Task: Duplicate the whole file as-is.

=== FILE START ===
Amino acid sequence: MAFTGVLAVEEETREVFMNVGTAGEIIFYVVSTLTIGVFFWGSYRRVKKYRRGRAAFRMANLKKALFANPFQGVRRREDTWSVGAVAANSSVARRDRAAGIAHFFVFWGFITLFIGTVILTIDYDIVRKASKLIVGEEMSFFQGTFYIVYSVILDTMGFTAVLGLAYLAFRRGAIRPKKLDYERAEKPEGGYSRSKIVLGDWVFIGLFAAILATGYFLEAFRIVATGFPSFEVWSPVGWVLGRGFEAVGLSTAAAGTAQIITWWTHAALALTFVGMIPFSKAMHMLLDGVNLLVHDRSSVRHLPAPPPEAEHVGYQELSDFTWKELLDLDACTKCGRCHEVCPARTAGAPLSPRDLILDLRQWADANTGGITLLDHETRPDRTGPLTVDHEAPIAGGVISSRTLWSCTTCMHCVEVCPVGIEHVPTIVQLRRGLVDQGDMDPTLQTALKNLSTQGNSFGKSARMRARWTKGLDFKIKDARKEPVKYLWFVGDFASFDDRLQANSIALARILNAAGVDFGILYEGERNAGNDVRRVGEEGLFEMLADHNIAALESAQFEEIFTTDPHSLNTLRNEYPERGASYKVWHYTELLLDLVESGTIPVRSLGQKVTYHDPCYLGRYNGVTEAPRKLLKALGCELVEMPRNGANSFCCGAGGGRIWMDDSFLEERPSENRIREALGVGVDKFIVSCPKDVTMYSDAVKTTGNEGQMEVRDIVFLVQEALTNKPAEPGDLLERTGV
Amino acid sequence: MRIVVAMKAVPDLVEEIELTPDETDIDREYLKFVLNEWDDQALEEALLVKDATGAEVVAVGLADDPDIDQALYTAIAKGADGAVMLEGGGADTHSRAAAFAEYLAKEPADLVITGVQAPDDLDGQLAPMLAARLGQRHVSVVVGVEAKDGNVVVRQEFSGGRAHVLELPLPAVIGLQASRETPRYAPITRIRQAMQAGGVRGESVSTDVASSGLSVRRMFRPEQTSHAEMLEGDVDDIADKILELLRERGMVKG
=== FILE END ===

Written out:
Amino acid sequence: MAFTGVLAVEEETREVFMNVGTAGEIIFYVVSTLTIGVFFWGSYRRVKKYRRGRAAFRMANLKKALFANPFQGVRRREDTWSVGAVAANSSVARRDRAAGIAHFFVFWGFITLFIGTVILTIDYDIVRKASKLIVGEEMSFFQGTFYIVYSVILDTMGFTAVLGLAYLAFRRGAIRPKKLDYERAEKPEGGYSRSKIVLGDWVFIGLFAAILATGYFLEAFRIVATGFPSFEVWSPVGWVLGRGFEAVGLSTAAAGTAQIITWWTHAALALTFVGMIPFSKAMHMLLDGVNLLVHDRSSVRHLPAPPPEAEHVGYQELSDFTWKELLDLDACTKCGRCHEVCPARTAGAPLSPRDLILDLRQWADANTGGITLLDHETRPDRTGPLTVDHEAPIAGGVISSRTLWSCTTCMHCVEVCPVGIEHVPTIVQLRRGLVDQGDMDPTLQTALKNLSTQGNSFGKSARMRARWTKGLDFKIKDARKEPVKYLWFVGDFASFDDRLQANSIALARILNAAGVDFGILYEGERNAGNDVRRVGEEGLFEMLADHNIAALESAQFEEIFTTDPHSLNTLRNEYPERGASYKVWHYTELLLDLVESGTIPVRSLGQKVTYHDPCYLGRYNGVTEAPRKLLKALGCELVEMPRNGANSFCCGAGGGRIWMDDSFLEERPSENRIREALGVGVDKFIVSCPKDVTMYSDAVKTTGNEGQMEVRDIVFLVQEALTNKPAEPGDLLERTGV
Amino acid sequence: MRIVVAMKAVPDLVEEIELTPDETDIDREYLKFVLNEWDDQALEEALLVKDATGAEVVAVGLADDPDIDQALYTAIAKGADGAVMLEGGGADTHSRAAAFAEYLAKEPADLVITGVQAPDDLDGQLAPMLAARLGQRHVSVVVGVEAKDGNVVVRQEFSGGRAHVLELPLPAVIGLQASRETPRYAPITRIRQAMQAGGVRGESVSTDVASSGLSVRRMFRPEQTSHAEMLEGDVDDIADKILELLRERGMVKG